modernist movement

by Pat Barker

Twelve years after winning the Booker prize for Ghost Road, the last instalment in her First World War trilogy, British writer and historian Pat Barker returns to the muddy trenches of war-torn Europe in a brilliant new novel that will no doubt secure her tenure as one of the great fiction writers of the genre.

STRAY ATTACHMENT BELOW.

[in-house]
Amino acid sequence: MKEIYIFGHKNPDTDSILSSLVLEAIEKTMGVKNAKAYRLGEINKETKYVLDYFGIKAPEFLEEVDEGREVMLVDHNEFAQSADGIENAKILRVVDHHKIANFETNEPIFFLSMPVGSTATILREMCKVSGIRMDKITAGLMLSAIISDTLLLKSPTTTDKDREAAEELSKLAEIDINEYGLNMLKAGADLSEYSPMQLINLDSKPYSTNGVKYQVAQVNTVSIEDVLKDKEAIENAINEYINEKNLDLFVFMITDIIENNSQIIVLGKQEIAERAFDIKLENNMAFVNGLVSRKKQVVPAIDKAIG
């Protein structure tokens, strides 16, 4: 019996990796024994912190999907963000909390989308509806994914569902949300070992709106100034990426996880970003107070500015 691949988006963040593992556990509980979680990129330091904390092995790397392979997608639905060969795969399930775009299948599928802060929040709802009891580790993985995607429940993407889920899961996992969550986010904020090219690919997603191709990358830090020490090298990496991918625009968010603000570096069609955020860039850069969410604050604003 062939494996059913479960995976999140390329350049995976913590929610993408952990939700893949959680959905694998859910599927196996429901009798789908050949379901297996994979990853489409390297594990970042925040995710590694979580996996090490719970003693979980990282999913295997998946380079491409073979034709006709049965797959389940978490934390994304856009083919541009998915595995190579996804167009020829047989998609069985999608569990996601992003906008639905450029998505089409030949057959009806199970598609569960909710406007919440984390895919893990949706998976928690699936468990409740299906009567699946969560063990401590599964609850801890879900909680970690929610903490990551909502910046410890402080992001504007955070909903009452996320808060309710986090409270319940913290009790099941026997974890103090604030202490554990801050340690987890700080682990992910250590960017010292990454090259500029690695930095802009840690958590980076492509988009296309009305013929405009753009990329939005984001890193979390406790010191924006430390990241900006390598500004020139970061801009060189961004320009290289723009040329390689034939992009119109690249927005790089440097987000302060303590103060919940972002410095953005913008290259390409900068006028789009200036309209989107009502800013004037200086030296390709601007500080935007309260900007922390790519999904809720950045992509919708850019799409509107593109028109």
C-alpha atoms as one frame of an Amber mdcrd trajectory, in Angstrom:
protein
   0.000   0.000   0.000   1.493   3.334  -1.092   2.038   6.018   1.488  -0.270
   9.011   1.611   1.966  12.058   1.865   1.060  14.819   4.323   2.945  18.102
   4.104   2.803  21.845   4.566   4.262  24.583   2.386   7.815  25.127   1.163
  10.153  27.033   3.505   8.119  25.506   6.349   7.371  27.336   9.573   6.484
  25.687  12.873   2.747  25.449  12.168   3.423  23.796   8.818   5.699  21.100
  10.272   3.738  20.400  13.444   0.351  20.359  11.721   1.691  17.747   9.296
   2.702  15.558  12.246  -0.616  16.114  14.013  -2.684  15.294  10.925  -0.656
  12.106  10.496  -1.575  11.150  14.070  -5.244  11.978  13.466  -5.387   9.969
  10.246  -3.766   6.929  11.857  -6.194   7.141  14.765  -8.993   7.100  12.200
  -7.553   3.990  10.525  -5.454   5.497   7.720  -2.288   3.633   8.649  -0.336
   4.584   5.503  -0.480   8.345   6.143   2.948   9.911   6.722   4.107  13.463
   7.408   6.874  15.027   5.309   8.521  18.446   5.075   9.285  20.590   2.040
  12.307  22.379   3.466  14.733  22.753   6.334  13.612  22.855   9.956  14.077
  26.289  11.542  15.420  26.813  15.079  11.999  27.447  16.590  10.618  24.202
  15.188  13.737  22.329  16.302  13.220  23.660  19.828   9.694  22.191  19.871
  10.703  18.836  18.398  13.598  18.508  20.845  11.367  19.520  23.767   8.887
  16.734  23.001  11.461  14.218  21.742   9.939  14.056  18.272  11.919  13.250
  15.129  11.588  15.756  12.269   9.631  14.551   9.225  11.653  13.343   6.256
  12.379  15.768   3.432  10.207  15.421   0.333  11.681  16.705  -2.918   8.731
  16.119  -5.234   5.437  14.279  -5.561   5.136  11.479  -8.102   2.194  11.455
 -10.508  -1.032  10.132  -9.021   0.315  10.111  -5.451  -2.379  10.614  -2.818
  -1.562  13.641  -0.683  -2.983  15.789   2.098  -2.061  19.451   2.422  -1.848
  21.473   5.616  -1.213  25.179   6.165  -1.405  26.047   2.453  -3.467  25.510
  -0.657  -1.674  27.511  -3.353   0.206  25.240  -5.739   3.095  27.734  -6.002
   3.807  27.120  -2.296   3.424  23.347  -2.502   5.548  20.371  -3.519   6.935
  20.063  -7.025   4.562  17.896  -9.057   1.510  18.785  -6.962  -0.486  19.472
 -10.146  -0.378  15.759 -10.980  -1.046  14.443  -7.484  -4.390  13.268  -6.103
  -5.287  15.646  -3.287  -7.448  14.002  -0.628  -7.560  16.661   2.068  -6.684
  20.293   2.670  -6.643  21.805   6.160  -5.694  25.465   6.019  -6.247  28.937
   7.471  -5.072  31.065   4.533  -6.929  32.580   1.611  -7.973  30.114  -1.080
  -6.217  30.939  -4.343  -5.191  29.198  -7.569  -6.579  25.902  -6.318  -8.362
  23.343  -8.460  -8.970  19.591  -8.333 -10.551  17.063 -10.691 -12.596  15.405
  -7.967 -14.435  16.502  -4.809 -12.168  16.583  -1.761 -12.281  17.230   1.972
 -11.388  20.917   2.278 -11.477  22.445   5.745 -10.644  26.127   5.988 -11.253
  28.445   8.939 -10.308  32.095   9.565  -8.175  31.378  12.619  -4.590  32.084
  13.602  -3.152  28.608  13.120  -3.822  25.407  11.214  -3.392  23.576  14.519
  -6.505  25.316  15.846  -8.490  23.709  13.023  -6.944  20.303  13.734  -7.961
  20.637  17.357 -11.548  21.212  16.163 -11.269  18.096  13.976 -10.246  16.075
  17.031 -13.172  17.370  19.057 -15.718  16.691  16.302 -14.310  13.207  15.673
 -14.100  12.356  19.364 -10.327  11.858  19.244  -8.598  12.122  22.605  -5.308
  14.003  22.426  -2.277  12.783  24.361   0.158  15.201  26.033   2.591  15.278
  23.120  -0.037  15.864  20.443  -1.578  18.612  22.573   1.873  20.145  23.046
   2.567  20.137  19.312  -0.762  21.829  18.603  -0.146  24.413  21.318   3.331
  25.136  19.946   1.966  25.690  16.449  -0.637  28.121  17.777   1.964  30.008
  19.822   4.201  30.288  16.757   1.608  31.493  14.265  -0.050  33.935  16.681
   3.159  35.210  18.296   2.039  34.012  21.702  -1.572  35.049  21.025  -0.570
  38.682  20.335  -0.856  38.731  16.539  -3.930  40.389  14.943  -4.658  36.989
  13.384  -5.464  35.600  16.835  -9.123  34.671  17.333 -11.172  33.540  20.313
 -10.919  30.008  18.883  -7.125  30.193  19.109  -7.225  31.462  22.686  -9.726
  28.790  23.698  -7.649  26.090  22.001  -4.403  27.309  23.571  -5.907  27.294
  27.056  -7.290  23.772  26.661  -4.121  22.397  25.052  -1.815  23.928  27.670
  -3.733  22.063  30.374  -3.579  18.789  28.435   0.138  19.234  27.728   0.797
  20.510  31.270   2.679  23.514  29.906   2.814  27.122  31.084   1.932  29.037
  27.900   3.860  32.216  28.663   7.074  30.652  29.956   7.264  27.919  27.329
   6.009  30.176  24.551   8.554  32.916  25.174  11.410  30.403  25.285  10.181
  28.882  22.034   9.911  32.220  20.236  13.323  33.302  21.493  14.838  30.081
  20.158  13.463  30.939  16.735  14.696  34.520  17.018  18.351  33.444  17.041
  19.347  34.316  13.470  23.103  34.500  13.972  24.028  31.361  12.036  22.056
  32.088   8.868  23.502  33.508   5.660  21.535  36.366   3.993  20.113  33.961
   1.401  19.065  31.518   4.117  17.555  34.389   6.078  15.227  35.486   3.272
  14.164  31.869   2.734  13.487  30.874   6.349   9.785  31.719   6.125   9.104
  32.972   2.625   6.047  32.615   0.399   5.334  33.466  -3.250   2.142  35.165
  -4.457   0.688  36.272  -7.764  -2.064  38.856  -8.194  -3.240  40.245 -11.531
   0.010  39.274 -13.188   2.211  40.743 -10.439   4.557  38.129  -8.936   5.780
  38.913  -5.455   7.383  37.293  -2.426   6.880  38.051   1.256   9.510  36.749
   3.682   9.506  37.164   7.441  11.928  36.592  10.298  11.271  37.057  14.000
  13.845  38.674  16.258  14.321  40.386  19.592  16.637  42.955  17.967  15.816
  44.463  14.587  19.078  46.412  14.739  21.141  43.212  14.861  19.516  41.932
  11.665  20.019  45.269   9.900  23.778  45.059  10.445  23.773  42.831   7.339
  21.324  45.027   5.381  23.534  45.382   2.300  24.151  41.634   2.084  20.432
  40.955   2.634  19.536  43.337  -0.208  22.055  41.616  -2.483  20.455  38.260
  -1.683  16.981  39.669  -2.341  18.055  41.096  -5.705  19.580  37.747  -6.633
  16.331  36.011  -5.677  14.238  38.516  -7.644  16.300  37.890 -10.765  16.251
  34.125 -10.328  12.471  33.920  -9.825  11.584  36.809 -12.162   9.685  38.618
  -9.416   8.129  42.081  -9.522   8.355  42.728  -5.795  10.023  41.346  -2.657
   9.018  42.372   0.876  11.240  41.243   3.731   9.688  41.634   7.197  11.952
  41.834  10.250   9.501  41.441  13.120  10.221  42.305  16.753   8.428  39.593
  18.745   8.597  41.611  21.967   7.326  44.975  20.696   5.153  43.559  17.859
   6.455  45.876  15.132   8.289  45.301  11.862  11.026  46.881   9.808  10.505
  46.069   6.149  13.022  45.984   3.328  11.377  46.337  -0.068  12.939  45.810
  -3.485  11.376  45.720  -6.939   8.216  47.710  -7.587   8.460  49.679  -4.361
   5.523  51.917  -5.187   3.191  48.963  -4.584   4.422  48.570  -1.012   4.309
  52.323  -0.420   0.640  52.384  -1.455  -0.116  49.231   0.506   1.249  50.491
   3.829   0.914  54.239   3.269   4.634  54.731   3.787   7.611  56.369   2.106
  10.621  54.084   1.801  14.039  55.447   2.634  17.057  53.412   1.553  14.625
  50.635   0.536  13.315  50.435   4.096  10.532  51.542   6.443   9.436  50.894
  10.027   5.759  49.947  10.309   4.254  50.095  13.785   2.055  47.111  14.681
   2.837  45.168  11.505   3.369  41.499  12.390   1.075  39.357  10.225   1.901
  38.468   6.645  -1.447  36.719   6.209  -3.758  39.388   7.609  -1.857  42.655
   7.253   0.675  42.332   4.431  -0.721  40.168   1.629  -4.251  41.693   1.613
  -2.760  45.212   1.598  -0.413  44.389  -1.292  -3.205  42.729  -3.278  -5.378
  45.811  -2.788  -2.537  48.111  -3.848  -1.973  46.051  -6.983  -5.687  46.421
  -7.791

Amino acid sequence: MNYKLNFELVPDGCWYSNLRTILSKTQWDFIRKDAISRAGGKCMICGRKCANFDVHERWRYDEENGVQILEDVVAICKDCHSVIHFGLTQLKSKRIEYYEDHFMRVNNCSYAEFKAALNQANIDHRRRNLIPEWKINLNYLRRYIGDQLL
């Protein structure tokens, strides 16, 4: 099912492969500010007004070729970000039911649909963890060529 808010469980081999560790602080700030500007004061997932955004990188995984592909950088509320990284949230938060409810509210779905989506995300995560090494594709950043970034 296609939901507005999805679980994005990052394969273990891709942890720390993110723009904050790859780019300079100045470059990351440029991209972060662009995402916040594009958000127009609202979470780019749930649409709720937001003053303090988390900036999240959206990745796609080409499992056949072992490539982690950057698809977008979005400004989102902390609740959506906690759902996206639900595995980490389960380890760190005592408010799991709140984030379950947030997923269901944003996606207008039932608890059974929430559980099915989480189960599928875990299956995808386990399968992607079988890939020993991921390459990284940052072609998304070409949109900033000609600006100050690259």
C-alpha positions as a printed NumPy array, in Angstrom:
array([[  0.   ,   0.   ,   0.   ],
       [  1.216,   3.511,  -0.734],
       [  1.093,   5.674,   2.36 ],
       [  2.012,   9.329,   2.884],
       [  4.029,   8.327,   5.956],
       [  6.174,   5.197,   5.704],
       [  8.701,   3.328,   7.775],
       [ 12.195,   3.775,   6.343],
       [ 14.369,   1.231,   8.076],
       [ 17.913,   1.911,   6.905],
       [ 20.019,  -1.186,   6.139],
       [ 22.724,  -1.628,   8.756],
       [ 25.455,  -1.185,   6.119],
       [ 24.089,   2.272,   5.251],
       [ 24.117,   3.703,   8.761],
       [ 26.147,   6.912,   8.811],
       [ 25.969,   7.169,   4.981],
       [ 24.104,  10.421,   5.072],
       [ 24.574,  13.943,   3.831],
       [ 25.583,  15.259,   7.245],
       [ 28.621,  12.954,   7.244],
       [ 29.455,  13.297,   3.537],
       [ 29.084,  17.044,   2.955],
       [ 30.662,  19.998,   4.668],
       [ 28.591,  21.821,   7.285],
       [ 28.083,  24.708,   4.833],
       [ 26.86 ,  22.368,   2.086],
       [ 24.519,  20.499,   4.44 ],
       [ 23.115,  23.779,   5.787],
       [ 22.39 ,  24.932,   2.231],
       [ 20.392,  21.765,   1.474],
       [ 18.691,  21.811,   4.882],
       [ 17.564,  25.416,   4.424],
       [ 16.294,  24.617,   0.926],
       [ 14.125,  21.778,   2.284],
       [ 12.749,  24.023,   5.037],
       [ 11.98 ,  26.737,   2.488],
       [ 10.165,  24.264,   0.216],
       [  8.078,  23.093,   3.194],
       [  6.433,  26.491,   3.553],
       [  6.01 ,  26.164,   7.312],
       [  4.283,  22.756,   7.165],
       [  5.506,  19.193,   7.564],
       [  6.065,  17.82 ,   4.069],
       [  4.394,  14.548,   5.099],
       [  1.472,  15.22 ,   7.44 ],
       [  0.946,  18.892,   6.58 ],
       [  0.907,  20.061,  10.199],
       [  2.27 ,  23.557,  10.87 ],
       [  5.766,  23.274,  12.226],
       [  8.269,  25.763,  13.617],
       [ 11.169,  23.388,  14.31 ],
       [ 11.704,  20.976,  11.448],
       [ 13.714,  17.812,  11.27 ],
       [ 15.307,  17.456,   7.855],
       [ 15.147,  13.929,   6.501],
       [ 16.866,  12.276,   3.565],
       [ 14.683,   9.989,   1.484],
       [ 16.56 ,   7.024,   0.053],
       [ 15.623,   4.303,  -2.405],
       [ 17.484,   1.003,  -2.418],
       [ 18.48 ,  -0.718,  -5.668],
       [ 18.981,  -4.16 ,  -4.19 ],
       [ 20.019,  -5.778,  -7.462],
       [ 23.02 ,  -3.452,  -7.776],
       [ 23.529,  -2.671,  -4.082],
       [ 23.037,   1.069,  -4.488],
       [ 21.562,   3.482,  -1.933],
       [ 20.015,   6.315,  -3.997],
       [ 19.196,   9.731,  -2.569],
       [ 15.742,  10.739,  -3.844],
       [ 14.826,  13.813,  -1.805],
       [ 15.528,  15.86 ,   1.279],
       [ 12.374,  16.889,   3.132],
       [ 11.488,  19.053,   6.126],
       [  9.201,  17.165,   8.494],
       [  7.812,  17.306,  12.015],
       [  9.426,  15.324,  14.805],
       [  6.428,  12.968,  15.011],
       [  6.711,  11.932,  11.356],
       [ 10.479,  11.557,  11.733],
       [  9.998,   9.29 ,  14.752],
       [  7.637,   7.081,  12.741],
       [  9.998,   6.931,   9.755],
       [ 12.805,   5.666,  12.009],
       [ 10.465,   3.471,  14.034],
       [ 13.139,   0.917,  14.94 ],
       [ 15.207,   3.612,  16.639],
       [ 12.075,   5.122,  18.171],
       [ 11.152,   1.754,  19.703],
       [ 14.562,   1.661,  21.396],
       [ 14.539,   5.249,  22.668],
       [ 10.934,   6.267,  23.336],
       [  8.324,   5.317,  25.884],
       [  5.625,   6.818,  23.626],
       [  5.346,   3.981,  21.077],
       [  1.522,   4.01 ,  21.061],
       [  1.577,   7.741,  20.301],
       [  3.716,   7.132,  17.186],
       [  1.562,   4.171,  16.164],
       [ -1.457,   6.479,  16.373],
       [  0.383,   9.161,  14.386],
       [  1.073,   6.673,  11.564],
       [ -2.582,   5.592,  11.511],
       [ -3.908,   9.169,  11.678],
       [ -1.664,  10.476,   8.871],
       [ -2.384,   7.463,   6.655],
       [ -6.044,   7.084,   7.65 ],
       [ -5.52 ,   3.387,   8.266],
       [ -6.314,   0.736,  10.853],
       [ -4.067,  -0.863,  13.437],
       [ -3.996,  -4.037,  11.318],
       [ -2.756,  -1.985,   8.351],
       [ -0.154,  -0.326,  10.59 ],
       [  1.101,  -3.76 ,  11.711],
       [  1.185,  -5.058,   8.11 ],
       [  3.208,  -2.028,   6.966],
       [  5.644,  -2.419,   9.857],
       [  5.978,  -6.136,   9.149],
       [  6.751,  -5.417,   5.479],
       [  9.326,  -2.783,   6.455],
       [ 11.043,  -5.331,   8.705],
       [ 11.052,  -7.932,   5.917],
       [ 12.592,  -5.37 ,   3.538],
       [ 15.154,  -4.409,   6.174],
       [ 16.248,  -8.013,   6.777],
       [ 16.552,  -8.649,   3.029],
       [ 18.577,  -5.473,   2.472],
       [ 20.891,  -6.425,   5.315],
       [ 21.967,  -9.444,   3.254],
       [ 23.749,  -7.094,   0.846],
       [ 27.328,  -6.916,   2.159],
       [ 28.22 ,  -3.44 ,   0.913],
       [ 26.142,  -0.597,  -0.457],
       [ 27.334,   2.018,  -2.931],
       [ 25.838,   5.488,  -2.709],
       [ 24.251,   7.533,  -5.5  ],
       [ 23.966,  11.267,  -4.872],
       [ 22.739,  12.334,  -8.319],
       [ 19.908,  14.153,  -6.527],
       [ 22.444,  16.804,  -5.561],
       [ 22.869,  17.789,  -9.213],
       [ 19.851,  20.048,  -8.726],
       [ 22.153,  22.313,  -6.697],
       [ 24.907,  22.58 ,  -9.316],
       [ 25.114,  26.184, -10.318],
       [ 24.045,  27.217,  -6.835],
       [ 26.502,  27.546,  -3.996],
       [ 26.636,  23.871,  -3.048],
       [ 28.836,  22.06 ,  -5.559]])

The perspective this time is filtered through the eyes of a group of young artists attending London’s renowned Slade School of Art. It’s 1914, the eve of the war, but the effete group is otherwise preoccupied. For them, these are heady times: the age of Bloomsbury and the apogee of the Modernist movement are the real sources of drama. As she has done in the past, Barker peoples the novel with a number of real historical figures, among them the students’ life class professor, Henry Tonks, a doctor and early pioneer of plastic surgery during the war. Read more…